By Alex Bourquein
Living a life of independence is a goal for most adults. But for adults with Down syndrome, this can be difficult to achieve. Ben Erdman proves it is possible. Armed with his own special brand of humor, he lives independently, has held a job at the General Facilities and Provosts Office at Texas A&M University, participates in the Special Olympics every year, and never passes up the opportunity for a good dance party. After an eight-year hiatus from the board of the Down Syndrome Association of the Brazos Valley, he has resumed his position as a member and self-advocate, eager to continue raising awareness for Down syndrome.
The Down Syndrome Association of the Brazos Valley focuses on supporting families with children who have Down syndrome and helping every person who goes through their programs reach their highest potential. Their most important mission is creating a culture of acceptance for kids and adults with special needs and aiding the community in realizing they are more alike than different.
“We are creating hands-on opportunities to create real-life independence skills … that’s different for each person, but we want everyone who goes through our programs to reach the highest level of independence possible, whatever that means for them,” says DSABV Executive Director Melisa May.
The DSABV implements education and medical outreach programs, offers classes with a hands-on learning environment, and holds events that raise funds for the organization to make these programs and classes possible.
The education program focuses on offering direct support to participants with a one-to-one volunteer ratio. Students work at their own pace and volunteers work through problems step-by-step until the student understands what it means. People affected by Down syndrome often have problems with early speech difficulty, hearing loss, vision problems, and understanding abstract concepts.
“Some of us with Down syndrome that are in our 40s or 50s, we were born in a time where Down syndrome was not recognized. They kept putting us down and people thought we couldn’t go to school, but I proved them wrong,” says Erdman.
Erdman first got involved in the DSABV in 2003 through his wife’s parents. His wife Wendy also has Down syndrome. Together, they have spoken in conferences all over the country to bring awareness to Down syndrome as self-advocates. Erdman was also a keynote speaker for the opening of a new Down Syndrome Association in Spring Lake, Michigan.
The first time Erdman was on the board, he used it as an opportunity to communicate with friends and go on trips either to connect with fellow board members or spread awareness as a self-advocate. He is currently setting out to get more funding for the association and re-establish Fun for Adults with Down Syndrome, or FADS, an event that last took place in 2010.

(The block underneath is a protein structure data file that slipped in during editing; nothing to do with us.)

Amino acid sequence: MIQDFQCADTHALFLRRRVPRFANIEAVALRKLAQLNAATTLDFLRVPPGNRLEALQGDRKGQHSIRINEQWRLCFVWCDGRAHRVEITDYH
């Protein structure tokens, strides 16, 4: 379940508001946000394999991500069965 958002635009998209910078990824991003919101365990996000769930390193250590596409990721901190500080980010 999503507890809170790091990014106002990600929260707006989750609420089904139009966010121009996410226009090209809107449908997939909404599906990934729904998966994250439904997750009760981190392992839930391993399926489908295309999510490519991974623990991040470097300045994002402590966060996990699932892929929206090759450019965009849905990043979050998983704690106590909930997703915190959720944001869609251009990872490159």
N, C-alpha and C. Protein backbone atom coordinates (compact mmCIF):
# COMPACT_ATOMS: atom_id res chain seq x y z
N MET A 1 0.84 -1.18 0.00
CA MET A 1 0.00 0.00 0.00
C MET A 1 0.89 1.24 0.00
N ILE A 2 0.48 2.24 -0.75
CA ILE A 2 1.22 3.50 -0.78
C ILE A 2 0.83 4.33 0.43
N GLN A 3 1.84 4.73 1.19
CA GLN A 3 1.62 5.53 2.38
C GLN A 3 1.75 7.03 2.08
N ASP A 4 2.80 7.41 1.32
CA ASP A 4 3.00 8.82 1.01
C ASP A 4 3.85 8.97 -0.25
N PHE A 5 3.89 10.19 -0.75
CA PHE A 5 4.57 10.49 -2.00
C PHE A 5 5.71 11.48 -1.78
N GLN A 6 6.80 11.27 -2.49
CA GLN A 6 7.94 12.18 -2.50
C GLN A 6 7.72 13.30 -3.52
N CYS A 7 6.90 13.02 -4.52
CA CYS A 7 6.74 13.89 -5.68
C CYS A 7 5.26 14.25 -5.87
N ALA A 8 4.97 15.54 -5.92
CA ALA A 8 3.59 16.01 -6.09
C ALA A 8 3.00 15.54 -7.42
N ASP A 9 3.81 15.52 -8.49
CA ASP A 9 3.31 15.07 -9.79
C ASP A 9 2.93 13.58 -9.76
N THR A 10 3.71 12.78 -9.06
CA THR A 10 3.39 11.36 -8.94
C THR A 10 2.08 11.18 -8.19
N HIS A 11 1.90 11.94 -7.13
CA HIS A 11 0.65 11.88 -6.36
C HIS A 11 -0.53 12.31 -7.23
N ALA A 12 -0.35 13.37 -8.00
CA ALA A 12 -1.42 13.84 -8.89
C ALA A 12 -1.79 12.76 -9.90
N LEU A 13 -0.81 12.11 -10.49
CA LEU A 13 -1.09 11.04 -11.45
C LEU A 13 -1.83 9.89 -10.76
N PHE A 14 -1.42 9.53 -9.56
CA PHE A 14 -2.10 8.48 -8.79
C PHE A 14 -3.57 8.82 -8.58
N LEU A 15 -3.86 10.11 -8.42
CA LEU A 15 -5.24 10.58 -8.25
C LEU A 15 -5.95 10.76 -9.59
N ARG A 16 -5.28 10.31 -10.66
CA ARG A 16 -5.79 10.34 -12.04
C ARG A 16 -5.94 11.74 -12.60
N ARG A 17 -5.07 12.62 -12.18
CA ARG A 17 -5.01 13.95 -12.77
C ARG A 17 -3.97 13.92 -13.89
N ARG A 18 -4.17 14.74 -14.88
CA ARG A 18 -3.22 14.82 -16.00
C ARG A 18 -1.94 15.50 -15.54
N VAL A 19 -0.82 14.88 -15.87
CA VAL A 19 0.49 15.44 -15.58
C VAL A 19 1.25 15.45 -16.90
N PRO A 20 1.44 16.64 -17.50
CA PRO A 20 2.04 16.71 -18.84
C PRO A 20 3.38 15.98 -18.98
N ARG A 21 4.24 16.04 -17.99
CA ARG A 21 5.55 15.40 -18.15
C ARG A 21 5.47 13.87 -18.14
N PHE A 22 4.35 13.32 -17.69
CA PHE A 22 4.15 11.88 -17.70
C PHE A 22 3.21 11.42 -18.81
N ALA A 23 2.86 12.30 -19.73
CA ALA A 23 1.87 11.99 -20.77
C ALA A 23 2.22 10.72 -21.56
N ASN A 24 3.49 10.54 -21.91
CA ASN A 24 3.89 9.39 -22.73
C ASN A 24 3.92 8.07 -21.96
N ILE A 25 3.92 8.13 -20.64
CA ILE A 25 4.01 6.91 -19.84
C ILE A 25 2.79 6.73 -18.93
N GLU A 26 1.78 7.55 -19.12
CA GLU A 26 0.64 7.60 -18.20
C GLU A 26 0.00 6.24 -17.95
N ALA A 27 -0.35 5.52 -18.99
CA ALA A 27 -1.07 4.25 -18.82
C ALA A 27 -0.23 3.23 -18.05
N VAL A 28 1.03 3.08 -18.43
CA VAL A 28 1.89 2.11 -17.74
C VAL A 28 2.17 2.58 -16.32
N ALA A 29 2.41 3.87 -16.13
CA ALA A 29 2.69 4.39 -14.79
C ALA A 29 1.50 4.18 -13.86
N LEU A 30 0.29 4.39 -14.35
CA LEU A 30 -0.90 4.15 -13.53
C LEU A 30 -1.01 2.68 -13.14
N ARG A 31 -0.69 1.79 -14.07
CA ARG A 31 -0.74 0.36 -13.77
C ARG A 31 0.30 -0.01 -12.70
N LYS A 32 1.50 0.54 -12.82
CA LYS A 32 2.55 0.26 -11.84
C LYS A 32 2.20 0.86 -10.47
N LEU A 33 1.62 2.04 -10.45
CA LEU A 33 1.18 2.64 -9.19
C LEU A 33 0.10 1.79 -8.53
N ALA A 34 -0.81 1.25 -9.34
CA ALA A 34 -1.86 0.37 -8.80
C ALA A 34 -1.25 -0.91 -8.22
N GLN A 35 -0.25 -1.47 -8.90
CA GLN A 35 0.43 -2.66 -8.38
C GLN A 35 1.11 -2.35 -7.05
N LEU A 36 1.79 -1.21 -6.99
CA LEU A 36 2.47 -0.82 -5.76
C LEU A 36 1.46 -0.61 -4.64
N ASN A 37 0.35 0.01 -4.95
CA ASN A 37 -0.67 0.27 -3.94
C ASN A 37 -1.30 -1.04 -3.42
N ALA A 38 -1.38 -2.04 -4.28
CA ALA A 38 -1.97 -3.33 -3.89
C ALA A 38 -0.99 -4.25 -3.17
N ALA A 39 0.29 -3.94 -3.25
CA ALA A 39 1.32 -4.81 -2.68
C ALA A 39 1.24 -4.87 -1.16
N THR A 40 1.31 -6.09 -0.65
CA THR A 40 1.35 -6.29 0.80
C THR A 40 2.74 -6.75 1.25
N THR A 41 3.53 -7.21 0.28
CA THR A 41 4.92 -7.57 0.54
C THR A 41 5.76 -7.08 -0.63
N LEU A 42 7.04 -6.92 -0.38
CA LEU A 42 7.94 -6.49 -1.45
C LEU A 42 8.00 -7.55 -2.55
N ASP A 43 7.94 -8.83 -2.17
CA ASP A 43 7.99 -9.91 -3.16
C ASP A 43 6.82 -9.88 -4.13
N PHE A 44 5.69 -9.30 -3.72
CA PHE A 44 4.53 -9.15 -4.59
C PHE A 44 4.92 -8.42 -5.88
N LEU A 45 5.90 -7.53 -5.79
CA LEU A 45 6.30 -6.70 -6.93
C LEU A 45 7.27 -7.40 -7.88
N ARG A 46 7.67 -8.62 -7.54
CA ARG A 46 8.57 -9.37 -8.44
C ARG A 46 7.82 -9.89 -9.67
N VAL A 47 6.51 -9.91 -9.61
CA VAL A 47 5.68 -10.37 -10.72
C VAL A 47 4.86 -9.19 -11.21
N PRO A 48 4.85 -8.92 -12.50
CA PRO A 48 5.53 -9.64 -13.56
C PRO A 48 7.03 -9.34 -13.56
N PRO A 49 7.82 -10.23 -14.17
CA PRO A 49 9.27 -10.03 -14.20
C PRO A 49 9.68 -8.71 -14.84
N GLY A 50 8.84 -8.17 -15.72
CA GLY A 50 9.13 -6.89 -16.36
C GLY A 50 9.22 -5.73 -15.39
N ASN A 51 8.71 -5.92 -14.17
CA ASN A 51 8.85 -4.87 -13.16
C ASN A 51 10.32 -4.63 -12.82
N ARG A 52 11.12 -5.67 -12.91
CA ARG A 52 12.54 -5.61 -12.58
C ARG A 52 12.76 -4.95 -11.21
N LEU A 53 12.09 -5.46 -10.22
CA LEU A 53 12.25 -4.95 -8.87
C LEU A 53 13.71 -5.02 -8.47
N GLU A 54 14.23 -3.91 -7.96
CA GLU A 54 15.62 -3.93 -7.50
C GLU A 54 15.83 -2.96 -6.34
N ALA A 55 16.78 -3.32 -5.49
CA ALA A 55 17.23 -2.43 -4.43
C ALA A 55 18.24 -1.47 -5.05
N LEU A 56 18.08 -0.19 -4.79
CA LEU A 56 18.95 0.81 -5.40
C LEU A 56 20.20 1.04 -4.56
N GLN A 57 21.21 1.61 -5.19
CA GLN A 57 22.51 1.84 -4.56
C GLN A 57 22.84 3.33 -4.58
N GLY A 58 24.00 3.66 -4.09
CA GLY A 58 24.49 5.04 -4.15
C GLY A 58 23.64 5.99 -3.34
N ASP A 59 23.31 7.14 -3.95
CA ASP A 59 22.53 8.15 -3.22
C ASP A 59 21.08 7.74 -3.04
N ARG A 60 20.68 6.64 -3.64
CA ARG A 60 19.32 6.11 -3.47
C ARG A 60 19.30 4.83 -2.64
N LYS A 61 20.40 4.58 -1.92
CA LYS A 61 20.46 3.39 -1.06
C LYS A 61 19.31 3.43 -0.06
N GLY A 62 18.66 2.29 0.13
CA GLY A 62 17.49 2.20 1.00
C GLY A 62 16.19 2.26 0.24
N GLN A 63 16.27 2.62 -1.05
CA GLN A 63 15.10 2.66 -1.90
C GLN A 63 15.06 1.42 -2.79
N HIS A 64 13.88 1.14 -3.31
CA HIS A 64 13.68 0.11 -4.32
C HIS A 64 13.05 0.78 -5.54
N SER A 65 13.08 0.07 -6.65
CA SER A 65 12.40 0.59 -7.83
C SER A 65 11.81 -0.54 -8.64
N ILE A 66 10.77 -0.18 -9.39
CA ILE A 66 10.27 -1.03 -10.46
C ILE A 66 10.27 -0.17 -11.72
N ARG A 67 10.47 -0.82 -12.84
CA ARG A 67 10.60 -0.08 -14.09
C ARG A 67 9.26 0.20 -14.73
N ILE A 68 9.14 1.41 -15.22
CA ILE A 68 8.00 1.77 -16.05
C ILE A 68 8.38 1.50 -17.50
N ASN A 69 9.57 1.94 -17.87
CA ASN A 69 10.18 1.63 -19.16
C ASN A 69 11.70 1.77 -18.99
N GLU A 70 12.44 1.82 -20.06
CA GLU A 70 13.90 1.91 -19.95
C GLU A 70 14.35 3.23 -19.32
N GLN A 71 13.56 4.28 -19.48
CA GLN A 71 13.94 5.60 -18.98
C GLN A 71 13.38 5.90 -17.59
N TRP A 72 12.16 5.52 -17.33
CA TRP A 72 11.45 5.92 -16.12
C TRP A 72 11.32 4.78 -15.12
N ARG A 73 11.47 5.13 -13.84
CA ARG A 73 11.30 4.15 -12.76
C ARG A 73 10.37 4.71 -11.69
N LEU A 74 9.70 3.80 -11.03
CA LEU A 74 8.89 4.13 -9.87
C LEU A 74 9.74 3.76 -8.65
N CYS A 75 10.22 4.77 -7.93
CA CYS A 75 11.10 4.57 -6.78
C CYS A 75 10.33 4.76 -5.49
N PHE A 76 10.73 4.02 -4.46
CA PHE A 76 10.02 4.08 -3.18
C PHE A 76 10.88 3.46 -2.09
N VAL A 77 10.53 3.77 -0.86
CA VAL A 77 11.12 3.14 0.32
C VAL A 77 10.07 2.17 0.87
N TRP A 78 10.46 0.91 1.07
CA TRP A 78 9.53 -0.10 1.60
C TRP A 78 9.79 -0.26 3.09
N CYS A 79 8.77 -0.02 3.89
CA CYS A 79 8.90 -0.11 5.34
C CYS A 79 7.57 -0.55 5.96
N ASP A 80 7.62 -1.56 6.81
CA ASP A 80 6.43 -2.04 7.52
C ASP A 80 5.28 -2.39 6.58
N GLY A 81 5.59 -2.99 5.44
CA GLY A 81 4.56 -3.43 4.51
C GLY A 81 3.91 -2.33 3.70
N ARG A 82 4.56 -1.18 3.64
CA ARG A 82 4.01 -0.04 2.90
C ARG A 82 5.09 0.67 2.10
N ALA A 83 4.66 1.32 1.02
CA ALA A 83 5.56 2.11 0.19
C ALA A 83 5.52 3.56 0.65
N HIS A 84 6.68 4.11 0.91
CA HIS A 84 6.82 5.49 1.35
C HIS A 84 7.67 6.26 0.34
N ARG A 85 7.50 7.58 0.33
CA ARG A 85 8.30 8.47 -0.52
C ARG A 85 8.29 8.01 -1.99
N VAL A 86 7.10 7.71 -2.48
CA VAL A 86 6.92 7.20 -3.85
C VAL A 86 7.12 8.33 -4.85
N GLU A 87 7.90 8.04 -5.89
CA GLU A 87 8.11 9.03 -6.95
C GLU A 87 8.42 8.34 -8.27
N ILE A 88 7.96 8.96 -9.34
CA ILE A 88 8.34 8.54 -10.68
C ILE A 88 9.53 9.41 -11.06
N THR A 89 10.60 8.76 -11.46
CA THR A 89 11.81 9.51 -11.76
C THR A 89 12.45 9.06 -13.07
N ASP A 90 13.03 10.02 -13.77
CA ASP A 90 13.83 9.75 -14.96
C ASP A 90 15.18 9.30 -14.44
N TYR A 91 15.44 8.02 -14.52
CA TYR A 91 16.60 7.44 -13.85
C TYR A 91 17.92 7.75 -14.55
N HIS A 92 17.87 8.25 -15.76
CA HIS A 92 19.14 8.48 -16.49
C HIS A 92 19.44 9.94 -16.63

For many parents of children with Down syndrome, the DSABV is the only service that bridges the gaps within the Texas education system. By providing children with additional therapy and offering education classes that cater to their individual abilities, the DSABV is an important resource for parents. Texas is the lowest-funded state for special needs, and the state legislature recently made cuts to Medicaid programs aimed towards therapists who do pediatric work, such as language pathologists, occupational therapists, and physical therapists.
Parents like Katy Foley, DSABV board secretary, are frustrated with the cuts made by the Texas legislature. “We still are able to get therapy twice a week, but whereas two years ago we got an hour, now we get 35 minutes,” she says. “One of the reasons the DSABV exists is to fill the gaps that the Medicaid cuts create.”
The DSABV believes in bridging the education gap for children with special needs while providing support for the parents of these extraordinary individuals through their programs. Funds are raised for their programs through their Down Syndrome Awareness Gala in March and their Buddy Walk in October, which will be at the Millican Reserve this year and will introduce a 5K option for participants. The DSABV also offers classes throughout the year to teach children, teens, and adults the necessary skills to become better self-advocates.
For more information on their programs and upcoming classes, visit www.dsabv.org.
A Ministry in Motion
In January, Suzanne’s Studio of Dance began offering free dance classes for children with special needs.
“I believe dance is such a gift, and it’s not just for certain people,” says Bethany Sleebos, co-owner of Suzanne’s Studio of Dance. “It’s a way to communicate without words and just enjoy getting to move.”
The classes are bi-weekly from 7:30 p.m. to 8 p.m., though the kids often arrive early to socialize with their peers. The class was formed from the understanding that families with special needs children are not often able to spend money on dance classes and as a way to give back to the community in a positive, impactful way.
For more information on these and other classes, visit www.suzannesdancestudio.com.